See anchor, swamp.
See resistor.
See bus scheme.
See nuclear reactor.
British Columbia Hydro and Power Authority (B.C. Hydro)
The largest electric utility in British Columbia, owned by the provincial government; commonly called B.C. Hydro.
A measure of heat quantity in the English system, equal to the amount of heat energy necessary to raise the temperature of one pound of water by one degree F; replaced by joules in the metric system, one Btu equals 1055 joules.
An intentional reduction of energy loads in an area by the partial reduction of electrical voltages which results in lights dimming and motors losing efficiency.
See basic switching impulse insulation level.
See British thermal unit.
In energy conservation, the number of units of energy, expressed in British thermal units, equal to the energy of one kilowatthour (3,413 Btu).
1) Under Federal law, a system that allows emission sources to propose means to comply with a set of emissions limitations. Often this means sources can meet total emissions limitations by large decreases in emissions where control costs less, in return for a comparable relaxation of controls at a second, more expensive control point. 2) A boundary around a facility. Emission points within this boundary contribute to a facility's environmental impact and the plant's "site emission limit."
Authority provided by law and becoming available during the budget year to incur obligations against revenues on a permanent basis and against borrowing authority.
The fiscal year (October 1 through September 30) for which BPA’s budget document is prepared.
A substation that receives power at high voltage, usually 230 kV or 115 kV, and has transformers to step the voltage down to a lower voltage for distribution to serve local load.
See conductor configurations.
See U.S. Bureau of Reclamation.
A conductor or group of conductors that serves as a common connection for two or more circuits and is used to interconnect equipment of the same voltage. In substations, BPA uses mostly rigid bus made of aluminum pipe which varies in size from 50 millimeters to 220 millimeters (2 inches to 8 inches) in diameter.
An insulating structure, generally of porcelain and conical or cylindrical in shape, having a central conductor and provisions for mounting on a piece of equipment or wall; insulates the conductor and permits carrying current through a grounded barrier, such as a transformer tank, circuit breaker, or building wall.
an arrangement of a conductor or group of conductors used to interconnect circuits and breakers in a substaton.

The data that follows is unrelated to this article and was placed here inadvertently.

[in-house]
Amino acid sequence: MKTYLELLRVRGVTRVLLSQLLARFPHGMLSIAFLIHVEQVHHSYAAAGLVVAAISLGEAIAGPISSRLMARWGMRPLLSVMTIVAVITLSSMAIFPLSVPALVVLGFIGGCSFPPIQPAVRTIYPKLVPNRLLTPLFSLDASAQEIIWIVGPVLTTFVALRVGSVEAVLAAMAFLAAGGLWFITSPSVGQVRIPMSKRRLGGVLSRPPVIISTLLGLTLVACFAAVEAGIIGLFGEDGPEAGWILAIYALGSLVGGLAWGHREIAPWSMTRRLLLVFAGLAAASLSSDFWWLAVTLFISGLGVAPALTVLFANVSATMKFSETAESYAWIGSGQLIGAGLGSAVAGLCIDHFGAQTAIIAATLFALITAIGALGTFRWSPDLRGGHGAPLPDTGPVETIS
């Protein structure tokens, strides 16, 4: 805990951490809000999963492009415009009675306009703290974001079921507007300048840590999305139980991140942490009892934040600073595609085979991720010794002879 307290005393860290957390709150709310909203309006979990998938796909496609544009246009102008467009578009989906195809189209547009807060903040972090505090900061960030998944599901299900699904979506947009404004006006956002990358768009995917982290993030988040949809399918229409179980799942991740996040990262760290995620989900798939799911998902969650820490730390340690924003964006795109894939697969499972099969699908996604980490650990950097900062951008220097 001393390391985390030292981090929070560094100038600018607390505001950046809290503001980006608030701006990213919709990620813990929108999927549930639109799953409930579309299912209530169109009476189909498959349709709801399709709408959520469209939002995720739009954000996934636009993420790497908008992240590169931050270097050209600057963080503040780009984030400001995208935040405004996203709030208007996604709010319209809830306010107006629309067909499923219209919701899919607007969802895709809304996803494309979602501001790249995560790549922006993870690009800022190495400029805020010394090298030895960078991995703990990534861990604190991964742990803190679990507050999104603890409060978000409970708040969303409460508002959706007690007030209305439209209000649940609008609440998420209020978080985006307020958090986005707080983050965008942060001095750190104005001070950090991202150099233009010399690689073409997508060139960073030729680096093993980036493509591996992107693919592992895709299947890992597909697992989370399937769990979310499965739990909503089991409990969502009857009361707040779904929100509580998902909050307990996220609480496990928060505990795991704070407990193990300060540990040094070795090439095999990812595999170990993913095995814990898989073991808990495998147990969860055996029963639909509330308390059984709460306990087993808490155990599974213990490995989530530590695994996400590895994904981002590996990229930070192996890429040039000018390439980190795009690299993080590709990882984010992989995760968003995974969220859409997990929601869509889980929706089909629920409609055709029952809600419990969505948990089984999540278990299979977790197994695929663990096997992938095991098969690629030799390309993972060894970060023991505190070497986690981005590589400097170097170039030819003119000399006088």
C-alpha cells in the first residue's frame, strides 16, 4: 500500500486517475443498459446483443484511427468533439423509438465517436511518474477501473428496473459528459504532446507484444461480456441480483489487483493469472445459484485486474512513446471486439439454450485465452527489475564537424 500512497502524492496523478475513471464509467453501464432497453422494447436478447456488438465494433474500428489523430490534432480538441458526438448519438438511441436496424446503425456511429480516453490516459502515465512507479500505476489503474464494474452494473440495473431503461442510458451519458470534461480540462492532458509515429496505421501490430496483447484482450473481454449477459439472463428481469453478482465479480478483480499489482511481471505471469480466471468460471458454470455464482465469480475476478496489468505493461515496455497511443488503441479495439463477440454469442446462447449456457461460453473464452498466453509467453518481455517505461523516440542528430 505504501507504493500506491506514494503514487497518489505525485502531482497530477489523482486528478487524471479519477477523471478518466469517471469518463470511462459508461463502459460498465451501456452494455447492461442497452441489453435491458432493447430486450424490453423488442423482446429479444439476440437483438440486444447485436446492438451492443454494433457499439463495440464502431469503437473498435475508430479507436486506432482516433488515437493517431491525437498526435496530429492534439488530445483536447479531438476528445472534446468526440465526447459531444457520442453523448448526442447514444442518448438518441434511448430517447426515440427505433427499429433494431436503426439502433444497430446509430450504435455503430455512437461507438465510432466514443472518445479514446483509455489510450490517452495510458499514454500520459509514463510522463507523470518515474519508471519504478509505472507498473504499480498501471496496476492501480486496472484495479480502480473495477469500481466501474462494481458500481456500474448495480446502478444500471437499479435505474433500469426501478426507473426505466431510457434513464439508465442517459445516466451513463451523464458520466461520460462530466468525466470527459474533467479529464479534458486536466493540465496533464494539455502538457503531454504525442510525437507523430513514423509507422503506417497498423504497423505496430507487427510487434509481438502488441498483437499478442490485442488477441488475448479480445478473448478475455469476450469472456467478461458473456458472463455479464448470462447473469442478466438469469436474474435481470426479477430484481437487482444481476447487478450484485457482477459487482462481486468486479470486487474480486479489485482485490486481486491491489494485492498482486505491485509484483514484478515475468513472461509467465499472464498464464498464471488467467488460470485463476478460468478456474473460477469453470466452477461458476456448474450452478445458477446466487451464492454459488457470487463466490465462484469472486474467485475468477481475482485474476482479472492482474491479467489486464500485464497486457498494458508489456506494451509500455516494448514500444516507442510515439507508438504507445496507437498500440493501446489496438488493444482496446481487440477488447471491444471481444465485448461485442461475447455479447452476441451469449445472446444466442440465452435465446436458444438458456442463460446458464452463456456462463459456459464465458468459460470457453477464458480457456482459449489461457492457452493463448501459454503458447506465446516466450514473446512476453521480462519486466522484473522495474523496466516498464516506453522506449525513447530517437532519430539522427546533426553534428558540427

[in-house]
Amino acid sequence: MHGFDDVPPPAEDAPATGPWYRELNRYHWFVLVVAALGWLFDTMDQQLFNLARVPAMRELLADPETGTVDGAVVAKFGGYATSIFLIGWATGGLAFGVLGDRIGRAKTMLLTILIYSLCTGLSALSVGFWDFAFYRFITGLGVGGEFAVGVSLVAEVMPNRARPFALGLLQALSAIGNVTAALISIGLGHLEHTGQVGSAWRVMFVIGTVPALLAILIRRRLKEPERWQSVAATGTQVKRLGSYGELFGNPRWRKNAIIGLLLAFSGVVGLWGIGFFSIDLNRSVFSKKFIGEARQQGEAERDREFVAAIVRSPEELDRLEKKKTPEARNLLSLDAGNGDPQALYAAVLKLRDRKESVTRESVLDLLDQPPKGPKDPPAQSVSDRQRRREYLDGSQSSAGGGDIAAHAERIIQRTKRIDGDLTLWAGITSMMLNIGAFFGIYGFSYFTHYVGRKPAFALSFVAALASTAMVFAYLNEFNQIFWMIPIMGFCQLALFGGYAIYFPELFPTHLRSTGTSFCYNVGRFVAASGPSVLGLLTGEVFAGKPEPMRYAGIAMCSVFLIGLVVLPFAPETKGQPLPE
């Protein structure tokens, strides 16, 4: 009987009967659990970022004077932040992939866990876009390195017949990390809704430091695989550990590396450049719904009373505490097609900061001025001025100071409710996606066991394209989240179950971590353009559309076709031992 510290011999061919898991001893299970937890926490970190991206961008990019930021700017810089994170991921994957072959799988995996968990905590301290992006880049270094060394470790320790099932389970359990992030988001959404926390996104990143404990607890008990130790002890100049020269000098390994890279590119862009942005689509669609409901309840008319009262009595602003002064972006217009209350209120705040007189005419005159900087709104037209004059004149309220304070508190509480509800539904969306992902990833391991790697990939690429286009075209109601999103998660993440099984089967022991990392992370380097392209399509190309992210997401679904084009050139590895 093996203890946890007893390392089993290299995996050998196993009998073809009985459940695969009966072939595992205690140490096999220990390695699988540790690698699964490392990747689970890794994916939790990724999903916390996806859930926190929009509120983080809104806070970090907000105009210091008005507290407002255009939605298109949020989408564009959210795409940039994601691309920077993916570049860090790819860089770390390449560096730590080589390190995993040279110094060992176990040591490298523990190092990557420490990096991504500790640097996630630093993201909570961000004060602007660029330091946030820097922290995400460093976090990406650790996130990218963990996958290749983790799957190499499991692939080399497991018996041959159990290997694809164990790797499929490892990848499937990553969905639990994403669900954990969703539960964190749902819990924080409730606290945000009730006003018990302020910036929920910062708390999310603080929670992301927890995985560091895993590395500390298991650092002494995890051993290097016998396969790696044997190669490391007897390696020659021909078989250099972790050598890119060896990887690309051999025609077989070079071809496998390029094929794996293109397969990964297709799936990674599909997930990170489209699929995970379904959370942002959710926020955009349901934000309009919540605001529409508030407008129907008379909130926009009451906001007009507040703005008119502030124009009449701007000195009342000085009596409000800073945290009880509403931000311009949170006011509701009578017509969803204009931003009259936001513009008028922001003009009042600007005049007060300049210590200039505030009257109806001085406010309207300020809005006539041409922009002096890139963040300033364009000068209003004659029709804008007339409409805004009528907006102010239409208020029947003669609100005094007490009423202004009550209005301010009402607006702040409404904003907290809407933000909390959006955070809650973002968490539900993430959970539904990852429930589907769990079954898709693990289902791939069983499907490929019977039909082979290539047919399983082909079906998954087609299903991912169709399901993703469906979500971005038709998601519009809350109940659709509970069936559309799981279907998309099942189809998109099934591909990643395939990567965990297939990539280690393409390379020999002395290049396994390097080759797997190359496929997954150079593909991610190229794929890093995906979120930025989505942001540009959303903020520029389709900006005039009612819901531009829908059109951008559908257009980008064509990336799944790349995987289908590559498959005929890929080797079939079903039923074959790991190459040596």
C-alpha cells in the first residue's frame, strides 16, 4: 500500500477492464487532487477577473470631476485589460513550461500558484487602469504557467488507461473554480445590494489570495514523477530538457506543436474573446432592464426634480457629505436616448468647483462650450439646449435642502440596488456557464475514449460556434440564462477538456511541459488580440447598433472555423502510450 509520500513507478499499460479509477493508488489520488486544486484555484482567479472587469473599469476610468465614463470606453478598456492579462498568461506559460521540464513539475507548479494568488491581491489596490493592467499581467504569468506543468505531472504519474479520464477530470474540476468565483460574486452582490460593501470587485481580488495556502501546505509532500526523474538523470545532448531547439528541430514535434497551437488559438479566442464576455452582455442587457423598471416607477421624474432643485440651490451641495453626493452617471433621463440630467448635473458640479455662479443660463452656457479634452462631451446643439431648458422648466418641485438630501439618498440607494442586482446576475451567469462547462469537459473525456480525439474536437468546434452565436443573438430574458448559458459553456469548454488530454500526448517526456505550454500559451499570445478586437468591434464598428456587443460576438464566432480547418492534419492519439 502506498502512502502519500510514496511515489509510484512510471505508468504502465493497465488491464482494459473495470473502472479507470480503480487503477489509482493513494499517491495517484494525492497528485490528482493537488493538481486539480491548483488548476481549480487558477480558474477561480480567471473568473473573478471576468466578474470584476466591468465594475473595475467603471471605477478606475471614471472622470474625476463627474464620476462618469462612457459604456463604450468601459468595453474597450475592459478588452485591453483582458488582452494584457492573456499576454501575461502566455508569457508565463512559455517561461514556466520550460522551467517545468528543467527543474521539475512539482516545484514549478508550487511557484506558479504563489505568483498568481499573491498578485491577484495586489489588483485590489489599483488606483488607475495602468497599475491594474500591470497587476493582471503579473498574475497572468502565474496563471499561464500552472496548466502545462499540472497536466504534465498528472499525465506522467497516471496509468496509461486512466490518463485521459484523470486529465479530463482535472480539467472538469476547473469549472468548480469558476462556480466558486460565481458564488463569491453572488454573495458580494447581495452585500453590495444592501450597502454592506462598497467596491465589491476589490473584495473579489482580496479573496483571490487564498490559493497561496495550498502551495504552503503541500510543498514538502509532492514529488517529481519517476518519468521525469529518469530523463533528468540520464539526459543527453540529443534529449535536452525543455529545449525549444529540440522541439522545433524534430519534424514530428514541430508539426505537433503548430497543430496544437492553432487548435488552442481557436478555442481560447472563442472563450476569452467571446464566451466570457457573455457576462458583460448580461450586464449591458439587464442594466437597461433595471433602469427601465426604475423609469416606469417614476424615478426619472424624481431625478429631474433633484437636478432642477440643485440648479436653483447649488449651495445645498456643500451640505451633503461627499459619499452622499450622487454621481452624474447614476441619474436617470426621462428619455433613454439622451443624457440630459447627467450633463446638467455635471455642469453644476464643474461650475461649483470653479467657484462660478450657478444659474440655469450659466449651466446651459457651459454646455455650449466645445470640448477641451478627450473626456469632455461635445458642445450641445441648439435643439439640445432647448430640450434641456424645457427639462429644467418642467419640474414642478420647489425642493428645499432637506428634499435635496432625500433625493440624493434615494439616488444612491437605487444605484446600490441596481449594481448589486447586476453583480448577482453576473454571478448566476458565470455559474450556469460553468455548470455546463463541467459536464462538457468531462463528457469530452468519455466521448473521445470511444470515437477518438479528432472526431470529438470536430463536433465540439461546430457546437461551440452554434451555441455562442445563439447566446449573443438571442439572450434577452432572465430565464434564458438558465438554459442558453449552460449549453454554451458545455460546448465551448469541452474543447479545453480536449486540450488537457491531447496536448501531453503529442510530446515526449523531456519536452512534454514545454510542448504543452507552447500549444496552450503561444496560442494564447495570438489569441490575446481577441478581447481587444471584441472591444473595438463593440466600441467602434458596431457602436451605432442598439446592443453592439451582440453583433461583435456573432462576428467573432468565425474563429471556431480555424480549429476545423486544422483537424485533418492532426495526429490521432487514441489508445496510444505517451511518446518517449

Descriptive of a method of interconnecting several circuits and breakers in a switchyard so that three circuit breakers can provide dual switching to each of two circuits by having the circuits share one of the breakers, thus a breaker and one-half per circuit; this scheme provides reliability and operating flexibility, and is generally used at 500 kV when more than five lines terminate in a substation.
Two buses with a single breaker for each line position, and generally an extra breaker (bus tie) between the buses for use in any line position when the line breaker is taken out of service (bypassed). Only the main bus normally carries current, and the auxiliary bus carries current only when a line breaker has been bypassed over the bus tie breaker.
An arrangement of circuit breakers in a substation that has one breaker for each line position, with a single bus closing back on itself, to form a ring (two breakers must be opened to clear or isolate a fault. Taking a line or breaker out of service requires opening the ring, limiting the application of this scheme usually to four to six positions).
A conservation program that, in effect, purchases electrical energy in the form of conservation measures installed by a consumer. The consumer is paid a certain amount per kilowatthour of energy saved.
Boiling water reactor. See nuclear reactor.
1) The water released from a project that does not go through the turbines or over the spillway; may include leakage, navigation lock releases, and fish ladders. 2) In a switching operation, refers to taking a circuit breaker out of service and providing an alternate path. See main and auxiliary bus scheme under bus scheme.
A channel or conduit in a dam that provides a route for fish to move through or around the dam without going through the turbine units. Also see fish ladder, fish screen.